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Old 02-05-2015, 06:14 AM
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Originally Posted by awuh1 View Post

The innocent prisoner in cell "A" got wind of this and privately begged the warden to tell him who would be pardoned. The warden said that the king had strictly forbidden him from saying who would go free, but confided to the prisoner in cell "A" that the prisoner in cell "C" would not be pardoned.


Assuming that the prisoner in cell "A" can somehow safely and easily switch places with the guilty prisoner in cell "B" (through the tunnel), should the prisoner in cell "A" switch? Would it increase or decrease his chances of survival, or would it make any difference?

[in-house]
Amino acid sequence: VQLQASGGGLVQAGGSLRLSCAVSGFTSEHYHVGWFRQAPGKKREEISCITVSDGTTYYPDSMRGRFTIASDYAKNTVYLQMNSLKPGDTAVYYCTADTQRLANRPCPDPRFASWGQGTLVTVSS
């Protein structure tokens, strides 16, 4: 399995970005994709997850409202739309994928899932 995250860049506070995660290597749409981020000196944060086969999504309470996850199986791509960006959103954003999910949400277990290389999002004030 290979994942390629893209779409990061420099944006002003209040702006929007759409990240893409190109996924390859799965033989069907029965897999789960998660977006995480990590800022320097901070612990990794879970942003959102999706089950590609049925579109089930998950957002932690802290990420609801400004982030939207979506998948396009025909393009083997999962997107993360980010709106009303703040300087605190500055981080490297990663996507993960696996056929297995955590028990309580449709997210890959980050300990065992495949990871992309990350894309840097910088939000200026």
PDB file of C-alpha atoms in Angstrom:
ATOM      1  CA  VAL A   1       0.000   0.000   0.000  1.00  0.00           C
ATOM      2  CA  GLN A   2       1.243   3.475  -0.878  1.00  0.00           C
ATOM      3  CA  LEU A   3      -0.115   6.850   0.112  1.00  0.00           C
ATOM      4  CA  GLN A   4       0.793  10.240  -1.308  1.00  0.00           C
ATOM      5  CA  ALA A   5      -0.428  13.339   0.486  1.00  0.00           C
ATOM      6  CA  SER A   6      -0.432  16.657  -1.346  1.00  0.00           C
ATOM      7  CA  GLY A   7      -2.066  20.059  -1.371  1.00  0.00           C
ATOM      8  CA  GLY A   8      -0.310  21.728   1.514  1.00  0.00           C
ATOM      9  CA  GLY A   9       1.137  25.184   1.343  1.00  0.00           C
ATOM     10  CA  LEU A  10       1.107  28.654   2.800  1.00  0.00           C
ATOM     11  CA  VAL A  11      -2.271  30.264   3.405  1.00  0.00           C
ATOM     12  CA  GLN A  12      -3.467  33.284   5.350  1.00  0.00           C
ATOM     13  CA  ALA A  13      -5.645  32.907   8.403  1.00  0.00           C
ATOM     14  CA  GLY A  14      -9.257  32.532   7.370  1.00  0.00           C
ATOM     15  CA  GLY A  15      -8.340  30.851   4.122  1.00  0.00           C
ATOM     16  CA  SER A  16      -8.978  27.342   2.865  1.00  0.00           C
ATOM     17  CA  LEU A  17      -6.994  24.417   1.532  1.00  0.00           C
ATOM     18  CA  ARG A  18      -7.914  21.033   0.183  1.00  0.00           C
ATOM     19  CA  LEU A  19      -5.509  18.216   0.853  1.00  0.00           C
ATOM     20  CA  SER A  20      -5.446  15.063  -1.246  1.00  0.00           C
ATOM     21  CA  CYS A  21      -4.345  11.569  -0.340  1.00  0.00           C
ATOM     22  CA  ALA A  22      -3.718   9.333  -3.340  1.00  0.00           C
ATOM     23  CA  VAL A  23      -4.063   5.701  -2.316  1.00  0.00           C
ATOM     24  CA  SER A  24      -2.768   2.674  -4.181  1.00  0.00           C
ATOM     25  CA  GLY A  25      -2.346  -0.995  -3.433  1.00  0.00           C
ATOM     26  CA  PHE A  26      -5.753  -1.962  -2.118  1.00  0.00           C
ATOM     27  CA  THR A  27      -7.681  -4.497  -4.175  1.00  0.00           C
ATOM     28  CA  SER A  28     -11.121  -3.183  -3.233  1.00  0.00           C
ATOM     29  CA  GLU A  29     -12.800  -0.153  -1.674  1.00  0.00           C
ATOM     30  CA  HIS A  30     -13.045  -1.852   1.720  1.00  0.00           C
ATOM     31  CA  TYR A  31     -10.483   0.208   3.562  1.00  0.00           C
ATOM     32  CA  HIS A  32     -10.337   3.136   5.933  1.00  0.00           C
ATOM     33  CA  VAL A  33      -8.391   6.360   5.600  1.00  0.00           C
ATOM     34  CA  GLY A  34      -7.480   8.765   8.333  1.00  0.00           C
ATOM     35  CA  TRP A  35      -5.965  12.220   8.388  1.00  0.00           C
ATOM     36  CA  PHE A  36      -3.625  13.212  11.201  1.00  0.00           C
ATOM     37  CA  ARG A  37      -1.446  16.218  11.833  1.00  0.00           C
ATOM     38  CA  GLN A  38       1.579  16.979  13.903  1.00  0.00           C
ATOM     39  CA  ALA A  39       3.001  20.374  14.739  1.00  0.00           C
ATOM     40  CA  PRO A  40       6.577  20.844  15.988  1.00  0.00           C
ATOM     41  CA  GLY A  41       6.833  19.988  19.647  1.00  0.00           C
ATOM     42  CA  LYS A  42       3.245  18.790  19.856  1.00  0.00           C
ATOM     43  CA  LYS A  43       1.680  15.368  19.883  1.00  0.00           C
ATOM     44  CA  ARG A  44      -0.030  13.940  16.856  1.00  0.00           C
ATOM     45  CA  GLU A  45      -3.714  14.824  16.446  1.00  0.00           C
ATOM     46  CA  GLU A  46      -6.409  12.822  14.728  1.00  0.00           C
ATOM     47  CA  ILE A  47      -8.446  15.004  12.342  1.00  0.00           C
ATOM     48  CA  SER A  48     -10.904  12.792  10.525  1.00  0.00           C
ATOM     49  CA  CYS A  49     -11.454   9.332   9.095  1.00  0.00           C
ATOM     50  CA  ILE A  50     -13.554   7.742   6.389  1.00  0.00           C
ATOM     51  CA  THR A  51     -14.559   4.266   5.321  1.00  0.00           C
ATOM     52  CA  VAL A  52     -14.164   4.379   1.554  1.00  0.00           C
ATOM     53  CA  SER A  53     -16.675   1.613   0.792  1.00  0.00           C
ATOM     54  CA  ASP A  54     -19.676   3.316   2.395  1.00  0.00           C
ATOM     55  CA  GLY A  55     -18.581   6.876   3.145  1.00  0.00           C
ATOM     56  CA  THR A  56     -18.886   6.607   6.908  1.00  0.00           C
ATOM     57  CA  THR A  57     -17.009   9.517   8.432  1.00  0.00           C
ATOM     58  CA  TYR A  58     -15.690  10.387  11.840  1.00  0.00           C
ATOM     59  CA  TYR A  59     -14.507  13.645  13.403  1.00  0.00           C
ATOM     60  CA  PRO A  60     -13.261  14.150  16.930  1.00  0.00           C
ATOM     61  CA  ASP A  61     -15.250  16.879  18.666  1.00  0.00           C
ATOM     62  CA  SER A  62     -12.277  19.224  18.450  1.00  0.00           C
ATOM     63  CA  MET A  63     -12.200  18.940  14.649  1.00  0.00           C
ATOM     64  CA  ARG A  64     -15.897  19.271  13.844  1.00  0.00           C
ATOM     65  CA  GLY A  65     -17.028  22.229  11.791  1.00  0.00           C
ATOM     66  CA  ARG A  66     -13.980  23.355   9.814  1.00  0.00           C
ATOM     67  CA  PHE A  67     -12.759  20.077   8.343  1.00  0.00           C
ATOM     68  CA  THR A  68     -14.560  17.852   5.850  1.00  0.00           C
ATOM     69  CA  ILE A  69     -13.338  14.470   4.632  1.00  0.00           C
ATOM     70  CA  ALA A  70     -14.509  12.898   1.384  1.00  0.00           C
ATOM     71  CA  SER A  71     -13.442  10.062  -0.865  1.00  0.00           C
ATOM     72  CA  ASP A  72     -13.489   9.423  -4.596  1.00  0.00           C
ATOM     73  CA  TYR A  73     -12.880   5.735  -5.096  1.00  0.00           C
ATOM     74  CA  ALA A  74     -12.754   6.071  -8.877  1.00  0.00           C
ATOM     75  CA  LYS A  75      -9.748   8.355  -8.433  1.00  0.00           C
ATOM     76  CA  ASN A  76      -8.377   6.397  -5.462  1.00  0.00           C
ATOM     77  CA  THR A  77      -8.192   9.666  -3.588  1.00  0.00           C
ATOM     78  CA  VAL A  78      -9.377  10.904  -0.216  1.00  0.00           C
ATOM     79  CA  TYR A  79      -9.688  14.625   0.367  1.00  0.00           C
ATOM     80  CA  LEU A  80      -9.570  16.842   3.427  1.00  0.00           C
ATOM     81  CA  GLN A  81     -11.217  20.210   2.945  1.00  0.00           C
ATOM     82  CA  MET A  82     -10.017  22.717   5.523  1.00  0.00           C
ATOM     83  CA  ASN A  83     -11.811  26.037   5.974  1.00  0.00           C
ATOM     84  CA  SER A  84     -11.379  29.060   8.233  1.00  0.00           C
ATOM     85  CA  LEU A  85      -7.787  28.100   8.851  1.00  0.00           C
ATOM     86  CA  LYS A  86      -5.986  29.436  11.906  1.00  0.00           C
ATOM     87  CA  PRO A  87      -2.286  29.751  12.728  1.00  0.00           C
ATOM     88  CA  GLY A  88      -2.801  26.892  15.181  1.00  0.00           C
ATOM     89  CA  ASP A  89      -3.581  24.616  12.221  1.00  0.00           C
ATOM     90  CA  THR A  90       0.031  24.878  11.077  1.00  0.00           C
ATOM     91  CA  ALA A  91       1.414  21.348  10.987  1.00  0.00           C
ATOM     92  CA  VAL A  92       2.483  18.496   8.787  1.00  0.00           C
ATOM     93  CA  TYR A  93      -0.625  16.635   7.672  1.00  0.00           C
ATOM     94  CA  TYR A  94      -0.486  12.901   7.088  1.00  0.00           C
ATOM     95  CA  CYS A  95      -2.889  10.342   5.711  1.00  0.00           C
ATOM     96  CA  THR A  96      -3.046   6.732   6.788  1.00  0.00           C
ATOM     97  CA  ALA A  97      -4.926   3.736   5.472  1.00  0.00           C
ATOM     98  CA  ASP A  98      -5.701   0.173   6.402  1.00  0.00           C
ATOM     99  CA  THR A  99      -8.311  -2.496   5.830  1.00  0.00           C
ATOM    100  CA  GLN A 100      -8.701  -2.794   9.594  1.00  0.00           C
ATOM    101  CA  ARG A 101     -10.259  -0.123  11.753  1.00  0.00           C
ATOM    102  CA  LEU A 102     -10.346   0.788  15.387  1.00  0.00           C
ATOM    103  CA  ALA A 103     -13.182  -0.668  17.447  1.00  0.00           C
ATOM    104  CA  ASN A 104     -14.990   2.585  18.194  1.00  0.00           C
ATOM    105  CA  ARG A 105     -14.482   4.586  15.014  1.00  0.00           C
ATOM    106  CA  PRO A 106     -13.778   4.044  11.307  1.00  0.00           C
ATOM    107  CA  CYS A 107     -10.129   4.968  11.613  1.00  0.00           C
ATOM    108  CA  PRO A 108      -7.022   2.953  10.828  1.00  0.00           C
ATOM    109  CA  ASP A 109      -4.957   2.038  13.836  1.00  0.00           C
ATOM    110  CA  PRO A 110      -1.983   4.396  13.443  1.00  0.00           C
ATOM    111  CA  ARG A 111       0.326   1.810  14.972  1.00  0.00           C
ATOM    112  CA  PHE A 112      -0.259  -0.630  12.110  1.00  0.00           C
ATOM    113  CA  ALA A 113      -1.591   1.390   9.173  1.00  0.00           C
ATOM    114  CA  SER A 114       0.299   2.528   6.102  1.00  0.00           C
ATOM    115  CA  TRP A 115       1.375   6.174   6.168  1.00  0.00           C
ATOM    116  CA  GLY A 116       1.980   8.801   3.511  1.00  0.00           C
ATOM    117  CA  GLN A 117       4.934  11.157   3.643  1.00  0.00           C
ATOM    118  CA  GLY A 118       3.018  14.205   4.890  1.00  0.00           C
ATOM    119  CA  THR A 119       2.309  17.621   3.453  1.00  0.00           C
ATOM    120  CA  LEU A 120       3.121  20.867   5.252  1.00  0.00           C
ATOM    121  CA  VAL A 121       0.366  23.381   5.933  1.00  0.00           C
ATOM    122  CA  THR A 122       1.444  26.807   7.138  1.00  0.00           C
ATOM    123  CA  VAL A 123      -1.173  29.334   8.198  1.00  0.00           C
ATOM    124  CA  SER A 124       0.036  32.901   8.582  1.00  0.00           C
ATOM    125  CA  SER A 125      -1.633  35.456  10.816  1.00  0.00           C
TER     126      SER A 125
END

The prisoner in cell "C" is out of the probabilities since no tunnel connects and the warden confided the cell "C" prisoner would not be pardoned.

This leaves a 50-50 chance for a pardon for both cell "A" and cell "B" and so there is no advantage to switching because it doesn't matter if the innocent prisoner in cell "A" switches with the guilty prisoner in cell "B" as the probabilities don't change either way.

Thanks for the thread awuh.
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Old 02-05-2015, 06:42 AM
  # 26 (permalink)  
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I'm staying in the tunnel!

Why is the long form of tradition 2 shorter than the short form??
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Old 02-05-2015, 07:07 AM
  # 27 (permalink)